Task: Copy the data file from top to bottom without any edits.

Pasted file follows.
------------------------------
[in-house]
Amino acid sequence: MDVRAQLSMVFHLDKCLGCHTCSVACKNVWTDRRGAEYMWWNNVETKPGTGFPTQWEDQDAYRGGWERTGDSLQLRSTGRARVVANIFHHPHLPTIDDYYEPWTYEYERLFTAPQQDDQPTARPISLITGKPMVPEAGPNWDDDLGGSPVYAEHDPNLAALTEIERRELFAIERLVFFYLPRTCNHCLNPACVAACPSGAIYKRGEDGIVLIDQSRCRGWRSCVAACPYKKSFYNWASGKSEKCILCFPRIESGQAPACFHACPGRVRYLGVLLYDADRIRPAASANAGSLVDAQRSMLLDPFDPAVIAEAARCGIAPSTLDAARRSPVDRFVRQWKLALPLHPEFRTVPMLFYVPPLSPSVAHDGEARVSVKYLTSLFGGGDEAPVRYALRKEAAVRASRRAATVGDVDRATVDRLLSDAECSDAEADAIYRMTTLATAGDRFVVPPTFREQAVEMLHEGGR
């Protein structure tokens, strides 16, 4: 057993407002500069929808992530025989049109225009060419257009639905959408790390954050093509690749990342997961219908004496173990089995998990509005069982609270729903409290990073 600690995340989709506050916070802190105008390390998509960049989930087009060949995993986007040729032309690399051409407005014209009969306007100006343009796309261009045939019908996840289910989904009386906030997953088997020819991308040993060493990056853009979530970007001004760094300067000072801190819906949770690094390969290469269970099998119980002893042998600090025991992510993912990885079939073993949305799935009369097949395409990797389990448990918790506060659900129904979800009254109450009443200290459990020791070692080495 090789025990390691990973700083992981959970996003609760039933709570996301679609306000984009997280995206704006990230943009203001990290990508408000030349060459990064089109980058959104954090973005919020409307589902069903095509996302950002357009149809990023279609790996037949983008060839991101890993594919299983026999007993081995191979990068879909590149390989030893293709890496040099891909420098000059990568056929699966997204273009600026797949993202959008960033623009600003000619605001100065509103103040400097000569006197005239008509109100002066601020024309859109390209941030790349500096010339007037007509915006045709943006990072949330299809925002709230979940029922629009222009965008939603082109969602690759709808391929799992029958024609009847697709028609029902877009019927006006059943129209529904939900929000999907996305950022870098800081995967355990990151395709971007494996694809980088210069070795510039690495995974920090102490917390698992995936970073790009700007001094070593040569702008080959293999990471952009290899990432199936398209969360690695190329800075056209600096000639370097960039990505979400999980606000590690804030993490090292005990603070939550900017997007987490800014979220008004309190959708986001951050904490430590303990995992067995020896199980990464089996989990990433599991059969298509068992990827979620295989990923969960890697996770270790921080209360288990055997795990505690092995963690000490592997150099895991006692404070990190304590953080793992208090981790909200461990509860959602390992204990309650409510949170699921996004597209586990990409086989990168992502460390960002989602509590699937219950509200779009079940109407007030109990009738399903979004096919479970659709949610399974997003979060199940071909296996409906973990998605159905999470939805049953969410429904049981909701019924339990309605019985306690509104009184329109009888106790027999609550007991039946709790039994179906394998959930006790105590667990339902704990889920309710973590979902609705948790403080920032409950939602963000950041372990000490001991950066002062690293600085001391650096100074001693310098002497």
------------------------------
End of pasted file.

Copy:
[in-house]
Amino acid sequence: MDVRAQLSMVFHLDKCLGCHTCSVACKNVWTDRRGAEYMWWNNVETKPGTGFPTQWEDQDAYRGGWERTGDSLQLRSTGRARVVANIFHHPHLPTIDDYYEPWTYEYERLFTAPQQDDQPTARPISLITGKPMVPEAGPNWDDDLGGSPVYAEHDPNLAALTEIERRELFAIERLVFFYLPRTCNHCLNPACVAACPSGAIYKRGEDGIVLIDQSRCRGWRSCVAACPYKKSFYNWASGKSEKCILCFPRIESGQAPACFHACPGRVRYLGVLLYDADRIRPAASANAGSLVDAQRSMLLDPFDPAVIAEAARCGIAPSTLDAARRSPVDRFVRQWKLALPLHPEFRTVPMLFYVPPLSPSVAHDGEARVSVKYLTSLFGGGDEAPVRYALRKEAAVRASRRAATVGDVDRATVDRLLSDAECSDAEADAIYRMTTLATAGDRFVVPPTFREQAVEMLHEGGR
């Protein structure tokens, strides 16, 4: 057993407002500069929808992530025989049109225009060419257009639905959408790390954050093509690749990342997961219908004496173990089995998990509005069982609270729903409290990073 600690995340989709506050916070802190105008390390998509960049989930087009060949995993986007040729032309690399051409407005014209009969306007100006343009796309261009045939019908996840289910989904009386906030997953088997020819991308040993060493990056853009979530970007001004760094300067000072801190819906949770690094390969290469269970099998119980002893042998600090025991992510993912990885079939073993949305799935009369097949395409990797389990448990918790506060659900129904979800009254109450009443200290459990020791070692080495 090789025990390691990973700083992981959970996003609760039933709570996301679609306000984009997280995206704006990230943009203001990290990508408000030349060459990064089109980058959104954090973005919020409307589902069903095509996302950002357009149809990023279609790996037949983008060839991101890993594919299983026999007993081995191979990068879909590149390989030893293709890496040099891909420098000059990568056929699966997204273009600026797949993202959008960033623009600003000619605001100065509103103040400097000569006197005239008509109100002066601020024309859109390209941030790349500096010339007037007509915006045709943006990072949330299809925002709230979940029922629009222009965008939603082109969602690759709808391929799992029958024609009847697709028609029902877009019927006006059943129209529904939900929000999907996305950022870098800081995967355990990151395709971007494996694809980088210069070795510039690495995974920090102490917390698992995936970073790009700007001094070593040569702008080959293999990471952009290899990432199936398209969360690695190329800075056209600096000639370097960039990505979400999980606000590690804030993490090292005990603070939550900017997007987490800014979220008004309190959708986001951050904490430590303990995992067995020896199980990464089996989990990433599991059969298509068992990827979620295989990923969960890697996770270790921080209360288990055997795990505690092995963690000490592997150099895991006692404070990190304590953080793992208090981790909200461990509860959602390992204990309650409510949170699921996004597209586990990409086989990168992502460390960002989602509590699937219950509200779009079940109407007030109990009738399903979004096919479970659709949610399974997003979060199940071909296996409906973990998605159905999470939805049953969410429904049981909701019924339990309605019985306690509104009184329109009888106790027999609550007991039946709790039994179906394998959930006790105590667990339902704990889920309710973590979902609705948790403080920032409950939602963000950041372990000490001991950066002062690293600085001391650096100074001693310098002497």